Formula One doesn't have the Chase, and its technical specifications allow equipment to be as unequal as money can buy. It's diametric to the Nextel Cup in how many teams and drivers have a chance to win the championship in a typical season.
To read the nation's sports pages this week, you would think that the New England Patriots had been caught spying for al Qaeda, not simply taping the signs that the New York Jets defensive coaches were using to signal their overmatched players last Sunday.
It's Sunday 27 May and wealthy men are racing exceedingly fast cars through a street circuit passing apartment blocks and a casino. But this is not Monte Carlo, where the Monaco Grand Prix is taking place, but the charming town of Pau with its stunning vista over the Pyrenees mountains.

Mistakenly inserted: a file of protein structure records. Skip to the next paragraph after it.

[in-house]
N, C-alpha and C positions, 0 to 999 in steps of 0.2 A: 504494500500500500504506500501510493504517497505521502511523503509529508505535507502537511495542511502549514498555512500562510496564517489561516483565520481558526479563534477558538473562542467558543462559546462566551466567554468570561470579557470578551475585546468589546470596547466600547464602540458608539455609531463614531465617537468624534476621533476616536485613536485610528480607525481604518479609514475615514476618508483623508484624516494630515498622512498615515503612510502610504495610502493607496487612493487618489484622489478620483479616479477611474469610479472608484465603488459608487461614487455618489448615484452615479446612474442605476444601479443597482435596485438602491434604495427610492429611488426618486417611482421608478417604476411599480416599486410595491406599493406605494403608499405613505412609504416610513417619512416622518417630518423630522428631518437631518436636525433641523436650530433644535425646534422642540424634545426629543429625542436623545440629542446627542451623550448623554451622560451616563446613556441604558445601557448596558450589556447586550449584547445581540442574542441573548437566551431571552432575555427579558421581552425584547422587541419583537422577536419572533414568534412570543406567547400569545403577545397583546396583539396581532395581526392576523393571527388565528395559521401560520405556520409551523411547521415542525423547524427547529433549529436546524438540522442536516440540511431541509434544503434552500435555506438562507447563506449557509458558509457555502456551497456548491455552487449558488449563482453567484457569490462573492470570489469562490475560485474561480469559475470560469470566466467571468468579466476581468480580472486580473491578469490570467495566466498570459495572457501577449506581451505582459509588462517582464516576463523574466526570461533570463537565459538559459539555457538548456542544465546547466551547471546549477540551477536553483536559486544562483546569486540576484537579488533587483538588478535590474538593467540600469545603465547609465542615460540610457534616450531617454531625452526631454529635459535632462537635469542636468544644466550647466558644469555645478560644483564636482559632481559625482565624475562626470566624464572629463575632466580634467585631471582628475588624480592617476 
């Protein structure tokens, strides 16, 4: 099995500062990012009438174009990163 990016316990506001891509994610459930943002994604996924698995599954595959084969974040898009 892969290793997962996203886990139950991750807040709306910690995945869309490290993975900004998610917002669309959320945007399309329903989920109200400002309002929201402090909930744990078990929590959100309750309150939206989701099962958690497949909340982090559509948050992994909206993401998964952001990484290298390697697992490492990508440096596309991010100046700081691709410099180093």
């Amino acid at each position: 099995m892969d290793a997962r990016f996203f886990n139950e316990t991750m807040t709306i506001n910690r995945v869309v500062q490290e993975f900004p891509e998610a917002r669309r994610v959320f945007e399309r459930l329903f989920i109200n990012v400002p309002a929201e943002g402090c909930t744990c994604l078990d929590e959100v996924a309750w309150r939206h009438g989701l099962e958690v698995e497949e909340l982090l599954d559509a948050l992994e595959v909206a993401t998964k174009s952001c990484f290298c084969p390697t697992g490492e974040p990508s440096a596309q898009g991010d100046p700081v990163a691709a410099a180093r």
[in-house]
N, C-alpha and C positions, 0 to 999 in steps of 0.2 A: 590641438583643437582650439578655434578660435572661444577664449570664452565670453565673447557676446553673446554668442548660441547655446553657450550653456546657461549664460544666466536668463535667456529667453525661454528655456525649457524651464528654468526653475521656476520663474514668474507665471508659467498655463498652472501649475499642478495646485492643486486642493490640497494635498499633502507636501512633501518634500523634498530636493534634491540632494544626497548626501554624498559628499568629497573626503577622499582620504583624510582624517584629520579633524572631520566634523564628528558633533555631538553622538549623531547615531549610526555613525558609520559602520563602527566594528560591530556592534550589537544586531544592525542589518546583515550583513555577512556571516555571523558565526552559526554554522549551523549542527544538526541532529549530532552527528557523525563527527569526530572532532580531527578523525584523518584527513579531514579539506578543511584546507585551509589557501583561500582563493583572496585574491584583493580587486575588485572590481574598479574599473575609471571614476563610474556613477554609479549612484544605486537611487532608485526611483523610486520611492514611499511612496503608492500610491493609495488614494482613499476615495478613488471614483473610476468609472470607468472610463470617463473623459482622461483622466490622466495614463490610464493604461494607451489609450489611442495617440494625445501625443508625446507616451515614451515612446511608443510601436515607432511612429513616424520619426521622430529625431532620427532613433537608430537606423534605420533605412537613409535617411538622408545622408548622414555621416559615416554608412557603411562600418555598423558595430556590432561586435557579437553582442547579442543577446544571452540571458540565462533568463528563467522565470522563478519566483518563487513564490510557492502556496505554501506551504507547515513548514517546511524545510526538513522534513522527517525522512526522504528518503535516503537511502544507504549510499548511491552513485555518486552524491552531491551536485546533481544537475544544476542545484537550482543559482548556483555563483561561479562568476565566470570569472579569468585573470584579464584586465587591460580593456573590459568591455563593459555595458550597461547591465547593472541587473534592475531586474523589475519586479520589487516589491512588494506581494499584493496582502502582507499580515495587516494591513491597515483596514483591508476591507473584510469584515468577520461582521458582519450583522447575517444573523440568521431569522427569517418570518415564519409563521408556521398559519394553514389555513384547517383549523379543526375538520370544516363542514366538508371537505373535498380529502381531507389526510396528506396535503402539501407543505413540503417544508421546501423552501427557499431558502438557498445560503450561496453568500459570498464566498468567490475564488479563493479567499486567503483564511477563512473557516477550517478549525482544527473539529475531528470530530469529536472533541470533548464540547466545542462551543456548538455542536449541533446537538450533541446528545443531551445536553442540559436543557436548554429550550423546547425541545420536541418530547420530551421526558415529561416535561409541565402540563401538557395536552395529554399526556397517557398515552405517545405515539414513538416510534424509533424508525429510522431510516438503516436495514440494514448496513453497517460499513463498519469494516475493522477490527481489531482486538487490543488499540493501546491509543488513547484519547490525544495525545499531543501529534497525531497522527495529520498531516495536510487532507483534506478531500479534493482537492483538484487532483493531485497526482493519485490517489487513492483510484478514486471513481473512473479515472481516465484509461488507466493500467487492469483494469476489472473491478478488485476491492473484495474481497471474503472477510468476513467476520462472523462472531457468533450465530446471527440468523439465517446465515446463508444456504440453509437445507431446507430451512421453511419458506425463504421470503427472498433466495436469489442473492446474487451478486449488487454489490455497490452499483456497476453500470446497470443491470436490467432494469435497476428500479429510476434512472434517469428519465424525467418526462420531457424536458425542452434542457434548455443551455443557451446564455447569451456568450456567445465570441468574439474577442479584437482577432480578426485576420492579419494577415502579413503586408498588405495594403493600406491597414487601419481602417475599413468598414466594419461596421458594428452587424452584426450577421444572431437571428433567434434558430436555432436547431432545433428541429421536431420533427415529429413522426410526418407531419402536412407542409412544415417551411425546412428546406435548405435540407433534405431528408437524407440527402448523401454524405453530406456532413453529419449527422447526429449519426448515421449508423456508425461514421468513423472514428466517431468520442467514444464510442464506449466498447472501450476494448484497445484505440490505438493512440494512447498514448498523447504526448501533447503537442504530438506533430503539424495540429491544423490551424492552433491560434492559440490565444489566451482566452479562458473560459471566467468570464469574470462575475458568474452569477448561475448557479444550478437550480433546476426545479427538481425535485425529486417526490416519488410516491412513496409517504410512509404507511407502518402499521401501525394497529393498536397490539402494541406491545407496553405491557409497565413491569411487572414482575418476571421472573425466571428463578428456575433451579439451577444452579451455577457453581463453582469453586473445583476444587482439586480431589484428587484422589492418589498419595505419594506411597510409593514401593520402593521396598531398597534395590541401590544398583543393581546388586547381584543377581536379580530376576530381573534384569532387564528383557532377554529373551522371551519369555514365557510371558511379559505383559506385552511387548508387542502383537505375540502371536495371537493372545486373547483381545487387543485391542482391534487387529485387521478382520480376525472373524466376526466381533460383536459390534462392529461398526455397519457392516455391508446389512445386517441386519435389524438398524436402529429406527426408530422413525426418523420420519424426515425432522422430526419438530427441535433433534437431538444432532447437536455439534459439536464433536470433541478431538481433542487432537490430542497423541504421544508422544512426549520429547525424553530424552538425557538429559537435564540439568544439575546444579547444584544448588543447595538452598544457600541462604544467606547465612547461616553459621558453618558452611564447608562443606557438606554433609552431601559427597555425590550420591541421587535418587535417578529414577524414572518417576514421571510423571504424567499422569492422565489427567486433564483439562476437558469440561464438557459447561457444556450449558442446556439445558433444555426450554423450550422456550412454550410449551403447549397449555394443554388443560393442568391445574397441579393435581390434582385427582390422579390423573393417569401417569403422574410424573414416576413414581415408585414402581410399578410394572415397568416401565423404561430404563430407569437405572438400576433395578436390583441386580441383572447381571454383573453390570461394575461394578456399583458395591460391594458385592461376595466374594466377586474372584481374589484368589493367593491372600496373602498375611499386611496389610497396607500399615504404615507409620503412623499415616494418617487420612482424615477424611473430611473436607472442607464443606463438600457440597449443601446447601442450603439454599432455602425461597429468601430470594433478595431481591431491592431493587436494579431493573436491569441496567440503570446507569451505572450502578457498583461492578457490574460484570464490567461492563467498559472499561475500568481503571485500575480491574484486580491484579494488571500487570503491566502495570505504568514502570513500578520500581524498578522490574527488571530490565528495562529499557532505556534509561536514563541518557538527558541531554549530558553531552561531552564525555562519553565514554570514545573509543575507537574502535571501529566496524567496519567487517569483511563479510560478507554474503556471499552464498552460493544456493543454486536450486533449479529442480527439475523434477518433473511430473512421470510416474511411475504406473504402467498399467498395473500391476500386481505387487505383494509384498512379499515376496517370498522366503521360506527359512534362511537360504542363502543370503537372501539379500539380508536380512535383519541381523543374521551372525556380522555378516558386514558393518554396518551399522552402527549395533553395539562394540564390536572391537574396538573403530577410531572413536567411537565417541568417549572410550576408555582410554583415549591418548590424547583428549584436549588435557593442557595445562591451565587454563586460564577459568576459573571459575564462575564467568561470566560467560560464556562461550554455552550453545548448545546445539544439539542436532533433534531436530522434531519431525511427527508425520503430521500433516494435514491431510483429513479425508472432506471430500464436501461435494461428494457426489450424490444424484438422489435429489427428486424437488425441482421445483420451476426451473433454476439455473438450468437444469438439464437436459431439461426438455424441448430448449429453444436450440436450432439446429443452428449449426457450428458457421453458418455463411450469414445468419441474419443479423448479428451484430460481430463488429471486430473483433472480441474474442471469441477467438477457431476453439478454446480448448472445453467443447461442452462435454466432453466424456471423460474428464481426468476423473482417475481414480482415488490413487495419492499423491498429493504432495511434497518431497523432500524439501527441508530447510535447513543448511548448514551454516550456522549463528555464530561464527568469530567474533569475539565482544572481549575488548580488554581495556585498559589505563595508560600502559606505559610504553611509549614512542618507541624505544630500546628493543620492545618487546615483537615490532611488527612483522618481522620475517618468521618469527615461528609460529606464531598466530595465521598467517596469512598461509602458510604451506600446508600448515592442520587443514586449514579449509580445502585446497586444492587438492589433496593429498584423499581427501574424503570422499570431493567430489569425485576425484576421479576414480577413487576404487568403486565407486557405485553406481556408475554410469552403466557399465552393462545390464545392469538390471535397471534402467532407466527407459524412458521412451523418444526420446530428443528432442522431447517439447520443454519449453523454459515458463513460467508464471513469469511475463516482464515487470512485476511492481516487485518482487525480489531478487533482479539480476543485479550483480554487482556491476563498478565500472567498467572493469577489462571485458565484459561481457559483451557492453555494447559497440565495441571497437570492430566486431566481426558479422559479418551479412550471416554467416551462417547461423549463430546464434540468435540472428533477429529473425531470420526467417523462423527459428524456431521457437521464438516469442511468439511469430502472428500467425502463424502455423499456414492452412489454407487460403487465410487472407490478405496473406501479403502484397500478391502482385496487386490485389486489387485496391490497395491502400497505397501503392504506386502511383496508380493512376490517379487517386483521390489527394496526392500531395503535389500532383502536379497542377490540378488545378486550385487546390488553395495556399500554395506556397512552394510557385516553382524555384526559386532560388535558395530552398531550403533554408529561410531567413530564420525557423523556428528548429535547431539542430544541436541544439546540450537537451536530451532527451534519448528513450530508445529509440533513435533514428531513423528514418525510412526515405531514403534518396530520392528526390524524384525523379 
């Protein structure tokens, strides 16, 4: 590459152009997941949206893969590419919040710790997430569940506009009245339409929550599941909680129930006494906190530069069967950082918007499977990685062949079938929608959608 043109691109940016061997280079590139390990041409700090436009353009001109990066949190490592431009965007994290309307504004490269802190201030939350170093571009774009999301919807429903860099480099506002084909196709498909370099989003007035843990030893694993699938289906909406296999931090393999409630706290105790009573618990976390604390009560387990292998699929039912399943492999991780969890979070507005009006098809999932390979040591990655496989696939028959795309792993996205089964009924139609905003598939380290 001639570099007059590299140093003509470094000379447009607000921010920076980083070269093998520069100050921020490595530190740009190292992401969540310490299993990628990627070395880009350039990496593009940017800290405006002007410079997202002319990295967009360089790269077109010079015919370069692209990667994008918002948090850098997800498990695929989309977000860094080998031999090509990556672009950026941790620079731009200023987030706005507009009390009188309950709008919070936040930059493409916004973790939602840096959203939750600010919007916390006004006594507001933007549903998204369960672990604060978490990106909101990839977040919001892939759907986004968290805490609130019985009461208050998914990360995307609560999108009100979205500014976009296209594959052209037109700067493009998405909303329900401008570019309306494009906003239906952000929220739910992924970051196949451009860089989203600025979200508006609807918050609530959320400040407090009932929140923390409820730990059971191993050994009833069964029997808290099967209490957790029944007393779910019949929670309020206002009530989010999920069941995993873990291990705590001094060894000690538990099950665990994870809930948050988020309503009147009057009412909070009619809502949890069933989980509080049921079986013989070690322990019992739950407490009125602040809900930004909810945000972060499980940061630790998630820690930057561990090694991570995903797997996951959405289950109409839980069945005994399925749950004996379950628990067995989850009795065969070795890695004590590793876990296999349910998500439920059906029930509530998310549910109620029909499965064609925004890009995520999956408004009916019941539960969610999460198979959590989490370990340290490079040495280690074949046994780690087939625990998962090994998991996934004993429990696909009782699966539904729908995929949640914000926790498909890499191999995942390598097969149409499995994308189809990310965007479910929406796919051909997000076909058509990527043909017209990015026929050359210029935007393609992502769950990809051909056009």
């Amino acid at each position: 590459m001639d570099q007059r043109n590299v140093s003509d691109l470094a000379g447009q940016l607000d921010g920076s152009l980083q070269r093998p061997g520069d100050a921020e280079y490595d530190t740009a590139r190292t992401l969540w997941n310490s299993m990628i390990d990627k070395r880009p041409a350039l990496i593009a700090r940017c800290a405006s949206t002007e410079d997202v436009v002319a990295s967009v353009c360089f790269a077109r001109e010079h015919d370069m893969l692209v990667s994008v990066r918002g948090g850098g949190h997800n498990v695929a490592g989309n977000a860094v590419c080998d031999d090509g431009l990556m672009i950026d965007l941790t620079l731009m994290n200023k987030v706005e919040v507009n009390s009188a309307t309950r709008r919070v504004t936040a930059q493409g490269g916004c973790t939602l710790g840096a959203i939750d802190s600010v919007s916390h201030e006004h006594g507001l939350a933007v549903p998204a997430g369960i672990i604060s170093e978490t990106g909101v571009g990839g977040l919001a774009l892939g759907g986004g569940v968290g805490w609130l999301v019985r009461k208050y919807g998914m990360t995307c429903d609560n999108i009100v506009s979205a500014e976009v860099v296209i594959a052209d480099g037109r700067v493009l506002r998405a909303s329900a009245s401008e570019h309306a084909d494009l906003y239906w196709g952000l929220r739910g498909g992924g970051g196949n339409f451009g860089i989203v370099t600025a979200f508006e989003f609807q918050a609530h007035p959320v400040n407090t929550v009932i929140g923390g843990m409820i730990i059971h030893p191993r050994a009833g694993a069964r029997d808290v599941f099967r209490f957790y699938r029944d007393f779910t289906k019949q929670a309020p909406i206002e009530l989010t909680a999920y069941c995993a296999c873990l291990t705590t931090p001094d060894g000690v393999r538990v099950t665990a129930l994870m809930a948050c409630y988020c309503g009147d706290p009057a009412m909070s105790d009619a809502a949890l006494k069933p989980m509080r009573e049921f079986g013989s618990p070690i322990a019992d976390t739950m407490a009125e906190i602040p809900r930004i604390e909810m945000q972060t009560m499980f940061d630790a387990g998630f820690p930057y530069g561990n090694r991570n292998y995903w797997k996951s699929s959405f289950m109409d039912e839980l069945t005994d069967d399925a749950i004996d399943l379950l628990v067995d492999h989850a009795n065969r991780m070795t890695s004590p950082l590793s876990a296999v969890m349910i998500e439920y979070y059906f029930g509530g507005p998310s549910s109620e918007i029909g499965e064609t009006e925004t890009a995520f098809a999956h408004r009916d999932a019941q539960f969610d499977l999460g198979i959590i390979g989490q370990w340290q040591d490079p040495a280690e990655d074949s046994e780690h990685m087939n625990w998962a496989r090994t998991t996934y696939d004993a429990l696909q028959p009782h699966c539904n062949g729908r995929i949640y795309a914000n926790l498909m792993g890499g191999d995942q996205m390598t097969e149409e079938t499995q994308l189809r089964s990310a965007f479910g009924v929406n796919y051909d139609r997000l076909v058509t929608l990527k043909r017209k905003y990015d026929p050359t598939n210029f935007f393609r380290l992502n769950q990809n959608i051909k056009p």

On the opening lap last week in Texas, Ricky Rudd was hit from behind, sending him over the top of David Ragan backwards. More than knocking him out, the incident was a microcosm of Rudd's season, which has been moving backwards since he took the green flag for the Daytona 500.
In his first few races McLaren Mercedes' Lewis Hamilton has risen above the other rookie drivers to become the undisputed star of the 2007 season. But, beyond the hype, does Lewis Hamilton have what it takes to become a future world champion?
The winds of change have swept across Formula One at hurricane strength for the 2007 season, which opens this weekend in Australia. Fernando Alonso, the winner of the past two world championships with Renault, has switched to McLaren-Mercedes. Kimi Raikkonen has moved into the retired Michael Schumacher's Ferrari. And a slew of technical restrictions has been instituted in hopes of placing an increased emphasis on teams and drivers.